LONDON/PARIS (Reuters) - Bank of America (BAC.N) is looking to lease more office space in Paris as the bank prepares to expand its operations in the French capital to cope with the impact of Britain’s exit from the European Union, according to two sources familiar with the matter.
International banks are planning to build up outposts in the EU to ensure they can continue to serve clients if their London operations lose the ability to operate across the bloc once Britain leaves in March 2019.
There is fierce competition between Paris, Frankfurt and other European cities to woo international banks’ City of London operations as they consider where to shift EU-related business.
Bank of America has already announced that Dublin will be the new base for its European Union operations and that it will remain its legal headquarters in the EU.
One of the sources said Bank of America was looking to move some of the investment bank activities, such as bond and equity trading to Paris, however, no final decision has been made.
The bank declined to comment.
If Bank of America selects Paris that would mark a long-coveted victory for the new French government that has stepped up efforts to attract London banks to Paris after the election of Emmanuel Macron as French president.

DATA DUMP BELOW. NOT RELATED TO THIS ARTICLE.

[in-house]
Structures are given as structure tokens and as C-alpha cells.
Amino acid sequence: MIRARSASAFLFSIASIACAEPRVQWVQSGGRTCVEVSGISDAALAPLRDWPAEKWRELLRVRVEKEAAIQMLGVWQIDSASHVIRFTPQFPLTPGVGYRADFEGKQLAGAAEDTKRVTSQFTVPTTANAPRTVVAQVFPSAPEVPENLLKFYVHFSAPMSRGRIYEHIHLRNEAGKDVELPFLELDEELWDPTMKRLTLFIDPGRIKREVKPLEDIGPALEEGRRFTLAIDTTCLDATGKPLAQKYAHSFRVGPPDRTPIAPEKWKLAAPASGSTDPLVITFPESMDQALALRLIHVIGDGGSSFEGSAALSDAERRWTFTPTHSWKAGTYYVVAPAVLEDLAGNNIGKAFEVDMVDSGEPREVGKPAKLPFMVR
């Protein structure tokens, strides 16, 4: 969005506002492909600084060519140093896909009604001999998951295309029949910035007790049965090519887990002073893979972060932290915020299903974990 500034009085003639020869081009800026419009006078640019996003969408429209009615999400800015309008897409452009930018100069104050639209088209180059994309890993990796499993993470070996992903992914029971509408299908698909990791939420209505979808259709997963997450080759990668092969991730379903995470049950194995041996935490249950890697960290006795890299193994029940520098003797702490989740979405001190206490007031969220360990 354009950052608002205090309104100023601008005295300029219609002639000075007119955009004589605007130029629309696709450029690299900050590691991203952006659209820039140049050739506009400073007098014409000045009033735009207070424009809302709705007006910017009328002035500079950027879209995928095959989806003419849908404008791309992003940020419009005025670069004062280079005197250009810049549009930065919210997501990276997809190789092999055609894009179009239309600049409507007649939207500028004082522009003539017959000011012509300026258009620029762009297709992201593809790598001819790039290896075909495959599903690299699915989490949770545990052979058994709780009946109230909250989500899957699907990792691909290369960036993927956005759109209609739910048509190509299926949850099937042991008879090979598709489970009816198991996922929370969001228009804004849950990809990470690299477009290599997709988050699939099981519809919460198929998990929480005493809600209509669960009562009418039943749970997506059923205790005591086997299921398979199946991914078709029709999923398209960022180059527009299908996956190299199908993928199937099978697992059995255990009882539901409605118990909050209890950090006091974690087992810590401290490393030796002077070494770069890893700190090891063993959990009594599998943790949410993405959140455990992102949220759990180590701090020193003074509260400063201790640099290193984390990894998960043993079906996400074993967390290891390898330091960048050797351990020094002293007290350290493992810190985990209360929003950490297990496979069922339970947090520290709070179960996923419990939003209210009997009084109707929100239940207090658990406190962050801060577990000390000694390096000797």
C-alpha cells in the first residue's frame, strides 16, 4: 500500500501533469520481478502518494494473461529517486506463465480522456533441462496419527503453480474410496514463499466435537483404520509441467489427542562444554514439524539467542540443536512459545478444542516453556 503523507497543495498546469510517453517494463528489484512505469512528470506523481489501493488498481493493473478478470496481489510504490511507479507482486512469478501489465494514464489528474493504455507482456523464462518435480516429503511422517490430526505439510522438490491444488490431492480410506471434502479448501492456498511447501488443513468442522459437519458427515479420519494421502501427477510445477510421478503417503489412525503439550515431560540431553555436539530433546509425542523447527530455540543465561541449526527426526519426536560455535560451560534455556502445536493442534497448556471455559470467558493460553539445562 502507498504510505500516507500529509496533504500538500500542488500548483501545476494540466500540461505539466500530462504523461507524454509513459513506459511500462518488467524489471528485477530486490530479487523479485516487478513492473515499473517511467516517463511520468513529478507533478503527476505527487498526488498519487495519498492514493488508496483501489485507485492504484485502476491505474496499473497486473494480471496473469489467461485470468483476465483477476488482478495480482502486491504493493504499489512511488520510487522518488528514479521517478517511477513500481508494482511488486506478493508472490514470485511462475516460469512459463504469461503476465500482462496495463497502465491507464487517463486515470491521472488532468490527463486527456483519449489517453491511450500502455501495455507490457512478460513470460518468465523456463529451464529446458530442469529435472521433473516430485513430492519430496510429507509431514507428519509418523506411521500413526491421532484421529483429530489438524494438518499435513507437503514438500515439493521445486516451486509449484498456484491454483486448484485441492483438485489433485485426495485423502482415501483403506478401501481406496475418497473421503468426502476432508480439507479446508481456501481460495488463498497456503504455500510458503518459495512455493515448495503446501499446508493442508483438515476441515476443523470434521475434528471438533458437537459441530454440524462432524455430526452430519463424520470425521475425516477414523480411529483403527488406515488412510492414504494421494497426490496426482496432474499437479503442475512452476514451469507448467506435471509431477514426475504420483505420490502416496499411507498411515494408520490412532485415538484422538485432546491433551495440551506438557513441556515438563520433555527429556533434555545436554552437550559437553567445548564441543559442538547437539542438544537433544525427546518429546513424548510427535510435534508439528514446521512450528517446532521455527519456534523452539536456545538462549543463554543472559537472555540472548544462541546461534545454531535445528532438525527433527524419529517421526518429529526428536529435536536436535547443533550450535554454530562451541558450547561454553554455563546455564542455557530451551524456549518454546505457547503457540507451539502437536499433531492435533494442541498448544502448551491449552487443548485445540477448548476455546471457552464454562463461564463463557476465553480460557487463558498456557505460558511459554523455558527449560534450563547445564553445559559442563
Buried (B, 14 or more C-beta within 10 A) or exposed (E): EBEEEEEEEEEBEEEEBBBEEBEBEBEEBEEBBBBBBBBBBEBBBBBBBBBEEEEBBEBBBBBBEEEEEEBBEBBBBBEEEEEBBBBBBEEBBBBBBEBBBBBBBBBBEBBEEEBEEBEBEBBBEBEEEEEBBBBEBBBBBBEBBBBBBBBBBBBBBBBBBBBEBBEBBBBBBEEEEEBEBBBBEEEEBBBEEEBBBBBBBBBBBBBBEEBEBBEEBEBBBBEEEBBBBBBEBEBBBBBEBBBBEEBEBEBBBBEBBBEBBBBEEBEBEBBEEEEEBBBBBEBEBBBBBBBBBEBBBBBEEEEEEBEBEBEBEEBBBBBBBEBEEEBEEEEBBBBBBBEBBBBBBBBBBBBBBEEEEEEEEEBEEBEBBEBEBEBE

Macron has vowed to overhaul the labor market and simplify the French tax and pension systems.
The largest global banks, asset managers and insurers in London plan to shift or create about 10,000 new roles overseas in the next few years if the UK is denied access to Europe’s single market, according to a Reuters survey published last week.
Frankfurt is so far the most popular destination for the new roles finance jobs, with Paris a distant second, according to the survey.
HSBC, and French banks, such as Societe Generale and Credit Agricole, are among other banks that are planning to move staff to Paris after Brexit.
But many other large lenders have been deterred by a perception of France as a country of high taxes and strict labor laws, according to executives.
However, the French capital retains advantages over rival cities.
For example, the Paris region is comparable to London in size and boasts a rich cultural offering, major banks, insurers and asset managers and large corporate clients.
Bank of America when announcing that it was selecting Dublin as its EU base in July said that some roles would also move to other EU locations.
Reporting by Andrew MacAskill; Additional reporting by Maya Nikolaeva in Paris; Editing by Louise Heavens